Parking tickets aplenty for high street business

Buds and Blooms, Warsop
Buds and Blooms, Warsop

A Warsop florists has been hit with three parking tickets in the past three months while loading and unloading stock.

Debbie Walls, co-owner of Buds and Blooms, on High Street, which has been operating in the town for the past 14 years, said the issue is 'getting out of hand'.

She said: "Our work van and personal vehicles have received individual tickets and it's starting to get out of hand, the business is run by me and my sister and we just don't have the time to dispute the fines.

"On a couple of occasions we have literally just stepped inside to answer a phone call and before we know it there is a fine displayed on our vehicle, there is no compassion and the warden does not even allow you the chance to move your car.

"Its hard enough trying to survive as a small business, without having fines, people don't come out in Warsop enough as it is and this will only put them off further."

Councillor Wayne Williamson-Cooper, Warsop Parish Council member for Meden said:" I understand that the warden is just doing their job, but I do feel that when it comes to the businesses having to load and unload there the warden should use their discretion and give some leeway to them.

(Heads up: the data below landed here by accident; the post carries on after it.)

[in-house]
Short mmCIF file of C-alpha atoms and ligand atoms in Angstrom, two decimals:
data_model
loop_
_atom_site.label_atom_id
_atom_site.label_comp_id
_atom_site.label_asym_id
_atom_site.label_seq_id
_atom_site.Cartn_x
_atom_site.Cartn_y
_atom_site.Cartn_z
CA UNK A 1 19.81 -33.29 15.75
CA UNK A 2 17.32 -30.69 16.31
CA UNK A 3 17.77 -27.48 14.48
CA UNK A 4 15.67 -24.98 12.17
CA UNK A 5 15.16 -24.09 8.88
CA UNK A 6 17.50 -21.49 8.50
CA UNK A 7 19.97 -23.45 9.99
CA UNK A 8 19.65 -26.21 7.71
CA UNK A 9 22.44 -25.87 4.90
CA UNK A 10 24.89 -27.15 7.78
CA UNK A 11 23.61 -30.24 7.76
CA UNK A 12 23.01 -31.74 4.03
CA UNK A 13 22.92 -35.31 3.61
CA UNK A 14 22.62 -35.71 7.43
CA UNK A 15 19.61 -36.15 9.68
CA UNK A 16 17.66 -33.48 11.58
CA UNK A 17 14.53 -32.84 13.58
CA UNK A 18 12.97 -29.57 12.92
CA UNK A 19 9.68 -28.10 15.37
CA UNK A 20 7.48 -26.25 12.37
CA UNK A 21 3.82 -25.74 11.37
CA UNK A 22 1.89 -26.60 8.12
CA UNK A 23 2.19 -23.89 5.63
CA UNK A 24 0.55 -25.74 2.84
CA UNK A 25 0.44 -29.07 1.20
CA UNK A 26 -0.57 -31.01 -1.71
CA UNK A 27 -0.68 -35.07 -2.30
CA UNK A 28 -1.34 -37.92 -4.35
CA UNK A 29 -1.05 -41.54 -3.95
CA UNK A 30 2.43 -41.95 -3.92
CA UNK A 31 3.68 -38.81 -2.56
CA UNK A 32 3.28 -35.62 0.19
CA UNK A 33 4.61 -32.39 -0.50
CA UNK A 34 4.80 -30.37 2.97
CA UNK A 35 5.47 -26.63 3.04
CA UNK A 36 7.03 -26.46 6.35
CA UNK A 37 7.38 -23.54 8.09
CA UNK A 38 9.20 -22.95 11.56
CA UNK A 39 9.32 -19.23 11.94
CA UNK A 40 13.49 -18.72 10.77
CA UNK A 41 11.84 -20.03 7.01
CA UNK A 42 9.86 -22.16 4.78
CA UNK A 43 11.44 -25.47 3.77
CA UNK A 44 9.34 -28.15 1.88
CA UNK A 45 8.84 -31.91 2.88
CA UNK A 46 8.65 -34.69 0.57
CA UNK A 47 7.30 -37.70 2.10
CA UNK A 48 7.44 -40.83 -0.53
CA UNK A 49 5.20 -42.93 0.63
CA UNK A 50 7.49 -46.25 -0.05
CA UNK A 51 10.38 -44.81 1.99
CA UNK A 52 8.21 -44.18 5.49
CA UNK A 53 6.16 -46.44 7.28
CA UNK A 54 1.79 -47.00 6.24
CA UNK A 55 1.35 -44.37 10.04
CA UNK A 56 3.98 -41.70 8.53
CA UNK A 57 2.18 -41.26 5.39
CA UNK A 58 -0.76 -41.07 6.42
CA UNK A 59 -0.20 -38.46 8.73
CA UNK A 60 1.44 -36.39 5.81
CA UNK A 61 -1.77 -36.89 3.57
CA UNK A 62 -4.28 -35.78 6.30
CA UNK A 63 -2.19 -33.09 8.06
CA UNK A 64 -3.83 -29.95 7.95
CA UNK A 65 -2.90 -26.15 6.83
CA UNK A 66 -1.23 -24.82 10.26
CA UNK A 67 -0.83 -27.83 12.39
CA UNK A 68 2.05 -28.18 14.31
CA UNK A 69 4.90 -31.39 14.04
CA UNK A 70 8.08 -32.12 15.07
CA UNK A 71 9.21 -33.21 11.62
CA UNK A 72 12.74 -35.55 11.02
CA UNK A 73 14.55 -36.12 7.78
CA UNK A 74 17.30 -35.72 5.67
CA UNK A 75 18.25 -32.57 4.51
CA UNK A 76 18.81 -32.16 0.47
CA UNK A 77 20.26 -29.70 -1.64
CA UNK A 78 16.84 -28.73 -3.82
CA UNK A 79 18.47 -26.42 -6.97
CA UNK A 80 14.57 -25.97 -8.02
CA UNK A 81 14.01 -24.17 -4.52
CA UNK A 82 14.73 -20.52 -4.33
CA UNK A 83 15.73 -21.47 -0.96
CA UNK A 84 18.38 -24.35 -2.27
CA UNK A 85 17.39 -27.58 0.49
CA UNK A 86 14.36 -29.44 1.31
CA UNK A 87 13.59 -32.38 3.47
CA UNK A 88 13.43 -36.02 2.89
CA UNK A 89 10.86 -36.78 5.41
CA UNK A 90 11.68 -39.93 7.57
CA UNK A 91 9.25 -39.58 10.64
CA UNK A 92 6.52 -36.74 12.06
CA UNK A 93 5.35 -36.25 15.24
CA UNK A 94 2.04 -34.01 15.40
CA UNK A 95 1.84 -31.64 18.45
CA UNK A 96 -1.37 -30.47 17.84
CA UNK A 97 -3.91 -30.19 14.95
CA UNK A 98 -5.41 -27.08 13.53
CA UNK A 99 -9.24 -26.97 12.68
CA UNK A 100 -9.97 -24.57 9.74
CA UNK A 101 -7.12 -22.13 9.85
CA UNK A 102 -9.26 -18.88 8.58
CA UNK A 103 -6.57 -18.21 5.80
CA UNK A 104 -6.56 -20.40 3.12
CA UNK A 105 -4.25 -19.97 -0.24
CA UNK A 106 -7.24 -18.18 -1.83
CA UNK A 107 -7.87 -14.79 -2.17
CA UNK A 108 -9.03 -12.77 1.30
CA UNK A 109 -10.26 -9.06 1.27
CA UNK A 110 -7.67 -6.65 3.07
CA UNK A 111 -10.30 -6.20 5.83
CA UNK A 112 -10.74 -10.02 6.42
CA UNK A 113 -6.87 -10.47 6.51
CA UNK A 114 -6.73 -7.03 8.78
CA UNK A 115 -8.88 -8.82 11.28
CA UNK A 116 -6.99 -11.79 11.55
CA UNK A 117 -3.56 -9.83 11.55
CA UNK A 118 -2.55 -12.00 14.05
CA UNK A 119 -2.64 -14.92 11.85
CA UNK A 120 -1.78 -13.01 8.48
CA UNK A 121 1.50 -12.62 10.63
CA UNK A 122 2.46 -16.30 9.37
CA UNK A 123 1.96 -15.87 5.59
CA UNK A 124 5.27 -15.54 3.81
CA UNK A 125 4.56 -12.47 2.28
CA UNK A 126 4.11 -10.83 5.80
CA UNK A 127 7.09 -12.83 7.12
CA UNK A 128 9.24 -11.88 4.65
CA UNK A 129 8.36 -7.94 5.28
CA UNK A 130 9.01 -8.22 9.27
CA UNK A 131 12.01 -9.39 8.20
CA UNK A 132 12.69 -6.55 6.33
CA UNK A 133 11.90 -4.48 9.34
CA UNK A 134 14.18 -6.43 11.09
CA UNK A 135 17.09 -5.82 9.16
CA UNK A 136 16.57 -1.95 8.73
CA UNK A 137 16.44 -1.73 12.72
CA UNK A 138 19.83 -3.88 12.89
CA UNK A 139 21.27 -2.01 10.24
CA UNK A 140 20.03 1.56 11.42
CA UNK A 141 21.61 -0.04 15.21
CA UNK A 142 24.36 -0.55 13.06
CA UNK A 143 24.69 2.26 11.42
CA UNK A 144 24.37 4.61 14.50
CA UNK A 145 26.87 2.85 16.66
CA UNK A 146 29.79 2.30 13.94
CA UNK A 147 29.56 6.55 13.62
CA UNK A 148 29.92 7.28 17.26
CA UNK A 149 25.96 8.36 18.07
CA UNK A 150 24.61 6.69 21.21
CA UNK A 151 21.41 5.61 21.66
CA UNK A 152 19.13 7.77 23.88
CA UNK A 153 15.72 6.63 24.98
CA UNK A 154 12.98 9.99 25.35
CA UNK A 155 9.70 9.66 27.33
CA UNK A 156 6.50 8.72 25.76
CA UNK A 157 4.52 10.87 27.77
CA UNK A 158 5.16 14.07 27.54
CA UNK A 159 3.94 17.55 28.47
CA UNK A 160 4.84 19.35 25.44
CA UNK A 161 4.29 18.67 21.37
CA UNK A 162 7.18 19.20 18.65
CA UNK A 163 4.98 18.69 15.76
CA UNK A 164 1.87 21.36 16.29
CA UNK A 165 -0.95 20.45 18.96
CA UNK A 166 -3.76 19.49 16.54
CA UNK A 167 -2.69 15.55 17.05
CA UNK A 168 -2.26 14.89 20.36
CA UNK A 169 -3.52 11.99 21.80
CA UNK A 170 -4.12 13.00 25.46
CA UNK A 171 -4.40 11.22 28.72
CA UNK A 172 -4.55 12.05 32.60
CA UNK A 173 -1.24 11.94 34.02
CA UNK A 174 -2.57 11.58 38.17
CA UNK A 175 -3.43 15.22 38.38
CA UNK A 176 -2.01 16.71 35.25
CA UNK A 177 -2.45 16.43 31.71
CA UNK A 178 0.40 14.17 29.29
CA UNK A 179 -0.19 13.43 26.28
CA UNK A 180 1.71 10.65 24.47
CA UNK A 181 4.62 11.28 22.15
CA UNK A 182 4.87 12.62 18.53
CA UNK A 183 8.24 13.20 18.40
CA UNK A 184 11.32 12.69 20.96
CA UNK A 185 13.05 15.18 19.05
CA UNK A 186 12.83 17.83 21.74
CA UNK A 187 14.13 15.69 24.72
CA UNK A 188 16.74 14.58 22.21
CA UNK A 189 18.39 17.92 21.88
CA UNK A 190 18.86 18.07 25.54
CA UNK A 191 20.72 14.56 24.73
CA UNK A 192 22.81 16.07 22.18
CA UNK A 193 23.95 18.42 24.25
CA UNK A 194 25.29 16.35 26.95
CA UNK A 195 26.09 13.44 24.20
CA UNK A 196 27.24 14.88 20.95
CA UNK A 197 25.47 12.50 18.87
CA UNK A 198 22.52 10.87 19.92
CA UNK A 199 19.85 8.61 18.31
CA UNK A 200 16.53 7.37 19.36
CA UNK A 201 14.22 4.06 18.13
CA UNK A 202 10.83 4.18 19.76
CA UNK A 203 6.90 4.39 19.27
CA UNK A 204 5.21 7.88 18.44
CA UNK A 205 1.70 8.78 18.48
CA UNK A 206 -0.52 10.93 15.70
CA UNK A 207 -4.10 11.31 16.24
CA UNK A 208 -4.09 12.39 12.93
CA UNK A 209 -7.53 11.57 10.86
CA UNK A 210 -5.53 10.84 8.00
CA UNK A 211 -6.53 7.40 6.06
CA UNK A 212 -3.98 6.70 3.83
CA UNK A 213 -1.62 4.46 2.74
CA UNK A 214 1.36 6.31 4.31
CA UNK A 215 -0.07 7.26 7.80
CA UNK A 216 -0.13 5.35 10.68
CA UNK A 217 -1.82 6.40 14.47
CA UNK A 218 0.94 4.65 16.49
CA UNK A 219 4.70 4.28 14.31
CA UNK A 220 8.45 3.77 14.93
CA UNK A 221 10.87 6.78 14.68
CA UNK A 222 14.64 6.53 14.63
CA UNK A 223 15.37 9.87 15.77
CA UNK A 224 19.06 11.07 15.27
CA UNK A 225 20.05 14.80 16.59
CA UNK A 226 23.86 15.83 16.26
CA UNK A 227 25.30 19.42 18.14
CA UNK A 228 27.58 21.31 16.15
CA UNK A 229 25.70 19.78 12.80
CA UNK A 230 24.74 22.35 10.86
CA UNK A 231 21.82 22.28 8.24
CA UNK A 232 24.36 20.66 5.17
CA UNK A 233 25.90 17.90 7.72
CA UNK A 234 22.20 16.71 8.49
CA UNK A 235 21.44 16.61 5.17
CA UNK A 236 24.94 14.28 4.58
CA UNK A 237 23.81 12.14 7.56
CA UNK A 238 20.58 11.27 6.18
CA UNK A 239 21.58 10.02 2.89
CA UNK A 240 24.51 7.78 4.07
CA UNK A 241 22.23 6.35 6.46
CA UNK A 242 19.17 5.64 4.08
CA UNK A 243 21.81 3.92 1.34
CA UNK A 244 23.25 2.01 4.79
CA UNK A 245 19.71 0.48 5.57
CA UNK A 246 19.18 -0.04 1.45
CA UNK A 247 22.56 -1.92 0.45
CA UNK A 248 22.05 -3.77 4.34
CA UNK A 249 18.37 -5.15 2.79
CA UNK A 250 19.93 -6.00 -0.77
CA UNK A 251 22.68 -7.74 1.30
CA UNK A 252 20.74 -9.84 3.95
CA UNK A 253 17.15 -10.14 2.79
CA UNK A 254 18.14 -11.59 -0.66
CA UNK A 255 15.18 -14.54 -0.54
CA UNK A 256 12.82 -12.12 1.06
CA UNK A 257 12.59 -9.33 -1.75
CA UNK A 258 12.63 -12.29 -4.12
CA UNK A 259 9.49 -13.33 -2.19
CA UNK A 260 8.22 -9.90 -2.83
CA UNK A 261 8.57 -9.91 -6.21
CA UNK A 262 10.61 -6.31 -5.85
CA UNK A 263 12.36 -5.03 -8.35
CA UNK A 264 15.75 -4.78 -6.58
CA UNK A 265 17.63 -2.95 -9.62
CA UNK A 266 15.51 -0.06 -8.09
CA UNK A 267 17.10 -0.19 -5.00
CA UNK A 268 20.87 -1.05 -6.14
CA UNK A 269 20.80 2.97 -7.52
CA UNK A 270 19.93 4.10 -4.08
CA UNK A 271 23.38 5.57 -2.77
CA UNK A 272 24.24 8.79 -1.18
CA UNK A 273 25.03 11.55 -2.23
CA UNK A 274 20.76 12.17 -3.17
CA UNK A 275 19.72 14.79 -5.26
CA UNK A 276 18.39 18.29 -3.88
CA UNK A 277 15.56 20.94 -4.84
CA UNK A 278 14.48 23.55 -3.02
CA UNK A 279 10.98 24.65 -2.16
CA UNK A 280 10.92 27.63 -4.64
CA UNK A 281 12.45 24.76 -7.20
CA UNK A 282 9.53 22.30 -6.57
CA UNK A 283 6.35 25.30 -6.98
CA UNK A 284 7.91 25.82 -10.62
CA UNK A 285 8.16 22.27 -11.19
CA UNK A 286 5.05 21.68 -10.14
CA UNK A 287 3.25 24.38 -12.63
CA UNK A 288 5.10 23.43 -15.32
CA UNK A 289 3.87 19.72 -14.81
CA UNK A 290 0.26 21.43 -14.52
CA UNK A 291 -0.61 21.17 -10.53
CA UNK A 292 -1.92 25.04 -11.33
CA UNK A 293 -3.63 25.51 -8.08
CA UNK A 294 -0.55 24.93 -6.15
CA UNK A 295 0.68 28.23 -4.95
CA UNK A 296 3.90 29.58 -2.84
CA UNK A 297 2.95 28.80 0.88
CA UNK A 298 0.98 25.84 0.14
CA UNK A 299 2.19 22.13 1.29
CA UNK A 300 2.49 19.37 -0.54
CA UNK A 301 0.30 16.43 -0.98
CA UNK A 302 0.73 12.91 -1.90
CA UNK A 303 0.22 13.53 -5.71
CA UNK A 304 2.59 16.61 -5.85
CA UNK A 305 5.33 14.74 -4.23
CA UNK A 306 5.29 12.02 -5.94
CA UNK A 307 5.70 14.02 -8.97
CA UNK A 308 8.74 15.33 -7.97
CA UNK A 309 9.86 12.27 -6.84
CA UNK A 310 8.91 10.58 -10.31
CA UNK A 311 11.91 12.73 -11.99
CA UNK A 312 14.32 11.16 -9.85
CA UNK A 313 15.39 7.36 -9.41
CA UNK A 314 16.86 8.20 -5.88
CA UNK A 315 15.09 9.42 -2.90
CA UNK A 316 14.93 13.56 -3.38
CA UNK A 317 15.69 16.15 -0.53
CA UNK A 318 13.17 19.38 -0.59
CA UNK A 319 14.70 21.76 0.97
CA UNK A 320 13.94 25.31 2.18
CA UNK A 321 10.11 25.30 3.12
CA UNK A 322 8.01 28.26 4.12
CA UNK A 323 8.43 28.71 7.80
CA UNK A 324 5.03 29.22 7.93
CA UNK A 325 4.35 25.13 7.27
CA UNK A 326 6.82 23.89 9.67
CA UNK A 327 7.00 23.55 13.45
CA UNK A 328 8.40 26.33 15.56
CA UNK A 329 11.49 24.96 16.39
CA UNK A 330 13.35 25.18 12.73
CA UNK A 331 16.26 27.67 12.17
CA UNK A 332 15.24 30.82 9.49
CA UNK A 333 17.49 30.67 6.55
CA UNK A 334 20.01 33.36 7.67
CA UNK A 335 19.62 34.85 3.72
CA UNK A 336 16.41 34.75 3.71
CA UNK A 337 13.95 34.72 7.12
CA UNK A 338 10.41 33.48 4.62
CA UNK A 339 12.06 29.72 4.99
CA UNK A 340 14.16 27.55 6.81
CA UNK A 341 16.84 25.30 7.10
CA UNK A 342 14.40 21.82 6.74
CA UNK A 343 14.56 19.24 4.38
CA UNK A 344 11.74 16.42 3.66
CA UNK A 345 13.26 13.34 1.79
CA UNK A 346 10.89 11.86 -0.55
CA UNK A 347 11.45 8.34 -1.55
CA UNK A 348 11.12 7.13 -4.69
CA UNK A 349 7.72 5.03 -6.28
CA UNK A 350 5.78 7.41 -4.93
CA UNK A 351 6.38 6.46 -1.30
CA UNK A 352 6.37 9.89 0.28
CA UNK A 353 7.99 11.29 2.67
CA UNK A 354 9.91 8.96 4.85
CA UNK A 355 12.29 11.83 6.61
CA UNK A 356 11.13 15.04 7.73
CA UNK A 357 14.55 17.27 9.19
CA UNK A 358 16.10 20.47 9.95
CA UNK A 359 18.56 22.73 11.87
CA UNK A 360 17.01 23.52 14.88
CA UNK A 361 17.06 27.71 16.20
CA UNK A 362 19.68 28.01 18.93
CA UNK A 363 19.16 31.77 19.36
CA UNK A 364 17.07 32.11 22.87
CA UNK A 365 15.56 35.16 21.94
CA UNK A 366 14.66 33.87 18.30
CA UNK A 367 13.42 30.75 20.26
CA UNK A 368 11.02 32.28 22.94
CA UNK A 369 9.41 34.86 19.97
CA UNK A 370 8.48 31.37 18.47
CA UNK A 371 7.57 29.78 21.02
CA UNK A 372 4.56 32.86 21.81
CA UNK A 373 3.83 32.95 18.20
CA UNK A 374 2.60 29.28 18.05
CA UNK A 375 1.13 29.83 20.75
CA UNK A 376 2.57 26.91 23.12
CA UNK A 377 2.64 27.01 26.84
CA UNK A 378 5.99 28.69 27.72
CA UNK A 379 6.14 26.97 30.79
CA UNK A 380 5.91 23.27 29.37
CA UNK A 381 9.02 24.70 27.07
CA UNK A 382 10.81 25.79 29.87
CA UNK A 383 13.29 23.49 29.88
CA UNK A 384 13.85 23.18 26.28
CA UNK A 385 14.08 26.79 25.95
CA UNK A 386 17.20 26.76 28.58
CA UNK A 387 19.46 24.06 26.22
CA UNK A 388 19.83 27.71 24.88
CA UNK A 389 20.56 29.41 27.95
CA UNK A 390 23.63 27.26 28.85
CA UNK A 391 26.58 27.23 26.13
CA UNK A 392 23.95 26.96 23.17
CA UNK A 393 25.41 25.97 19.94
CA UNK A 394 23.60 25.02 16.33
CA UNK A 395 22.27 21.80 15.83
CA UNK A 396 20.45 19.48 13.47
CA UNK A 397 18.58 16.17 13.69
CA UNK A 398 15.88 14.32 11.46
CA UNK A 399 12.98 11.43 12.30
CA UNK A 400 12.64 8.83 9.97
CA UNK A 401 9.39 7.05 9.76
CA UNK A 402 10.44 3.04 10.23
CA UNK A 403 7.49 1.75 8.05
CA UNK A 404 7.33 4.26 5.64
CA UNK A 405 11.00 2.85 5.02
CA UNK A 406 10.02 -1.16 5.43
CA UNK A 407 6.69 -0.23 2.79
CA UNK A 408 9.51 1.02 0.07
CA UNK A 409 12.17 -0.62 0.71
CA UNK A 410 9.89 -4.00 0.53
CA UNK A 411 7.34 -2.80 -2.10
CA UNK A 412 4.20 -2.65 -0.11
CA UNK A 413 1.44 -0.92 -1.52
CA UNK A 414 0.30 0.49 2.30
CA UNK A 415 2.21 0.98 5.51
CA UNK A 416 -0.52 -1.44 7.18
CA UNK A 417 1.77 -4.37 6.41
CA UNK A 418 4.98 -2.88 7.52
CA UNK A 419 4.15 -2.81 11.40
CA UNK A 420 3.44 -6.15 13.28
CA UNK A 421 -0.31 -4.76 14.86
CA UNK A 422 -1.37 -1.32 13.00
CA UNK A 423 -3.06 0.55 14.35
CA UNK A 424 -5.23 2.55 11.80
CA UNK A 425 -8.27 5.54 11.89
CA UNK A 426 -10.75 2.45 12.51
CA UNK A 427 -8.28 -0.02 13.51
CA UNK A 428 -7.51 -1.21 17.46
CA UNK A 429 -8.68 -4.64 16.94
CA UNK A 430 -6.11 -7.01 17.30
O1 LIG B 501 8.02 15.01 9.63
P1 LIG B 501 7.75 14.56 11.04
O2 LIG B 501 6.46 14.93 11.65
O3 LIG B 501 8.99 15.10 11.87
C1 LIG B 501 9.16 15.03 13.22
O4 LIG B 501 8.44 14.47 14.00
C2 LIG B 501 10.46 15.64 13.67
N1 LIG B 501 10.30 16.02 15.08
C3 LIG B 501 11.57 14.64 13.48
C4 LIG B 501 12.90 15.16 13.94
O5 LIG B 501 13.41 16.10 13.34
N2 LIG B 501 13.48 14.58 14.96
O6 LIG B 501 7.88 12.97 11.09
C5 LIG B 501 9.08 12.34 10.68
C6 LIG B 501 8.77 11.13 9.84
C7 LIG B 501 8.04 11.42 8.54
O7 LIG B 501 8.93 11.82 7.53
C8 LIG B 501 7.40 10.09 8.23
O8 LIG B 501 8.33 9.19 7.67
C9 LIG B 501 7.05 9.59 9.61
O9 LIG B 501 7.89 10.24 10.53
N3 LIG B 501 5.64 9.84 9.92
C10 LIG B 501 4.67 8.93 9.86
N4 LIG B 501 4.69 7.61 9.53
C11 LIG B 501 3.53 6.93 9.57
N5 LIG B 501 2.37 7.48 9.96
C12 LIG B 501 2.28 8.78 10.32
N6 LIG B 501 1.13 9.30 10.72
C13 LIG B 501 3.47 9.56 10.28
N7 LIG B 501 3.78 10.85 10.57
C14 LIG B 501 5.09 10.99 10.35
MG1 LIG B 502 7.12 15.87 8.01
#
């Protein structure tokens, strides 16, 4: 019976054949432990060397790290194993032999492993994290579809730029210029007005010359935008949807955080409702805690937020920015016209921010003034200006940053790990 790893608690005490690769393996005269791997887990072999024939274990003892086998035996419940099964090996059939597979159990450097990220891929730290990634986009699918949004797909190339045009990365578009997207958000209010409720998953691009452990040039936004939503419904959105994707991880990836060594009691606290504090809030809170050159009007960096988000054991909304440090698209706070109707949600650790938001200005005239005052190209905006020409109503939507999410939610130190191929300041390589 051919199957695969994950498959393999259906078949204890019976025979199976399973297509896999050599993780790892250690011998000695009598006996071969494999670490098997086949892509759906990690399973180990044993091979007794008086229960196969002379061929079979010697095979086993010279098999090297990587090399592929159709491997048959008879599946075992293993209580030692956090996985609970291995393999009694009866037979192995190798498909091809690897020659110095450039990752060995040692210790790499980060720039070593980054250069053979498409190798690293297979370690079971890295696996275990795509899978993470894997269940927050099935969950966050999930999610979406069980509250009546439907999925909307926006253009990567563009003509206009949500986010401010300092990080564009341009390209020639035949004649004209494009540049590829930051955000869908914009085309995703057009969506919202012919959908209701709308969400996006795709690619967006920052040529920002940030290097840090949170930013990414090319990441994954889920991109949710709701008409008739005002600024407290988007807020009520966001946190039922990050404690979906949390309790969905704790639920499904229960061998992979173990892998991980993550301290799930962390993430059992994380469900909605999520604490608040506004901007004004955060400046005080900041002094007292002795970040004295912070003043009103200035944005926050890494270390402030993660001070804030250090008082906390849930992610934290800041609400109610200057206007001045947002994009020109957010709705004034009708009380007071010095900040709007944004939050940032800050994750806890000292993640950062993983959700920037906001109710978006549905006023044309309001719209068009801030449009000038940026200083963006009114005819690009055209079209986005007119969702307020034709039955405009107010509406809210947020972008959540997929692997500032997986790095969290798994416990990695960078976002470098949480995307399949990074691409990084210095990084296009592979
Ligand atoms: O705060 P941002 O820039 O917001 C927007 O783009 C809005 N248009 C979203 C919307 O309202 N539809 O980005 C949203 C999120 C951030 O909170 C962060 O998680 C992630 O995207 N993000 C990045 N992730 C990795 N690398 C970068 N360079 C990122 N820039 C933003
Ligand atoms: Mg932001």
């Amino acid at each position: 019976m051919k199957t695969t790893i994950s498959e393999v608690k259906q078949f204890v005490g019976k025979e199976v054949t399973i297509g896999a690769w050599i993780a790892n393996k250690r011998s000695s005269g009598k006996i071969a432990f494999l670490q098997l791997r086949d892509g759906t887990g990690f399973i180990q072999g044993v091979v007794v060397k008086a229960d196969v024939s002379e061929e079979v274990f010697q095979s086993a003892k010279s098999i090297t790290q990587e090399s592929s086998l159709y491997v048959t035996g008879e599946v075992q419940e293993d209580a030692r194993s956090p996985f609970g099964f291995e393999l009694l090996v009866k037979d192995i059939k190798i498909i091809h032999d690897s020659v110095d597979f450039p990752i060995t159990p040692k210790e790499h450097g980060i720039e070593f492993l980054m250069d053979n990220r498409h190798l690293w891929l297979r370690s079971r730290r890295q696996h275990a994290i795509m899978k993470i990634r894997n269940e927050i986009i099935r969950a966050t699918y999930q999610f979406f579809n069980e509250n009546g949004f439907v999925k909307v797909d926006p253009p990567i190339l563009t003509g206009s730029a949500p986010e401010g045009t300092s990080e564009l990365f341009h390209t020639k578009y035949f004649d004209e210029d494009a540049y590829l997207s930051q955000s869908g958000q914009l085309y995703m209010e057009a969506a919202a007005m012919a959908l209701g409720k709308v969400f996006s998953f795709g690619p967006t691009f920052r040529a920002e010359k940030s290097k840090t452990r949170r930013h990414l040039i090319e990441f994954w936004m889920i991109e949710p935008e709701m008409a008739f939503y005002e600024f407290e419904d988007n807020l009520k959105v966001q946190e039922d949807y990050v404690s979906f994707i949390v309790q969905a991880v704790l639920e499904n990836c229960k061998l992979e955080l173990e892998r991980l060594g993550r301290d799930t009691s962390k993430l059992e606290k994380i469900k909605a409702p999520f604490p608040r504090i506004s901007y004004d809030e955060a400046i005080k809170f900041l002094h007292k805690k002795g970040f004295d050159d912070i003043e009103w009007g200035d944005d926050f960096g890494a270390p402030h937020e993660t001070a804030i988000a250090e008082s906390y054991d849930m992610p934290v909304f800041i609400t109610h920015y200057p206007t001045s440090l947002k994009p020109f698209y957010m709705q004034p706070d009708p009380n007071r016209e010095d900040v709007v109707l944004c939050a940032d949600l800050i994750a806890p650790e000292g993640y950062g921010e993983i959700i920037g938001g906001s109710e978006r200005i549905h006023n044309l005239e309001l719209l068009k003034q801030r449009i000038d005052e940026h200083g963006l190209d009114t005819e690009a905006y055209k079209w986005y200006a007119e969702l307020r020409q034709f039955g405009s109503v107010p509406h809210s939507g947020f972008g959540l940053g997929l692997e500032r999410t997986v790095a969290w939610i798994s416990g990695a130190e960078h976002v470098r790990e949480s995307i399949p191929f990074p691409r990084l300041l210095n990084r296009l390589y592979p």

"We don't want to be seen to be killing off businesses by causing them extra problems that are completely unnecessary"

A spokeswoman from Nottinghamshire County Council said:" Loading and unloading is a permitted activity on most parking restrictions as long as it is a relatively continuous activity and the goods are bulky or heavy. For safety reasons, loading is not permitted on no stopping restrictions such as zig-zag markings. In other locations such as on single or double yellow lines, a Civil Enforcement Officer in Nottinghamshire will always check if the driver is within close proximity of the vehicle and, if appropriate loading is taking place, they will allow it to continue until finished.

“A delivery van associated with the florists did receive a Penalty Charge Notice (PCN) when the van was noted as parked within one of the 30 minute bays on the High Street for nearly an hour with no activity taking place. These short-stay bays are essential to allow visitors to the town quick and convenient access to the shops. If traders use these spaces for long periods then they are restricting the access for customers.

“Appealing against a Penalty Charge Notice in Nottinghamshire is very easy. There is a web link on the reverse of the PCNs that allows the recipient to make that appeal via an electronic form which halts the progression of the PCN until the appeal is examined. If any recipient of a PCN has any mitigating circumstances that they want to be considered then they are advised always to use the appeal process. We will write back to them after consideration of all the evidence we have and usually within two weeks of receipt of an appeal.”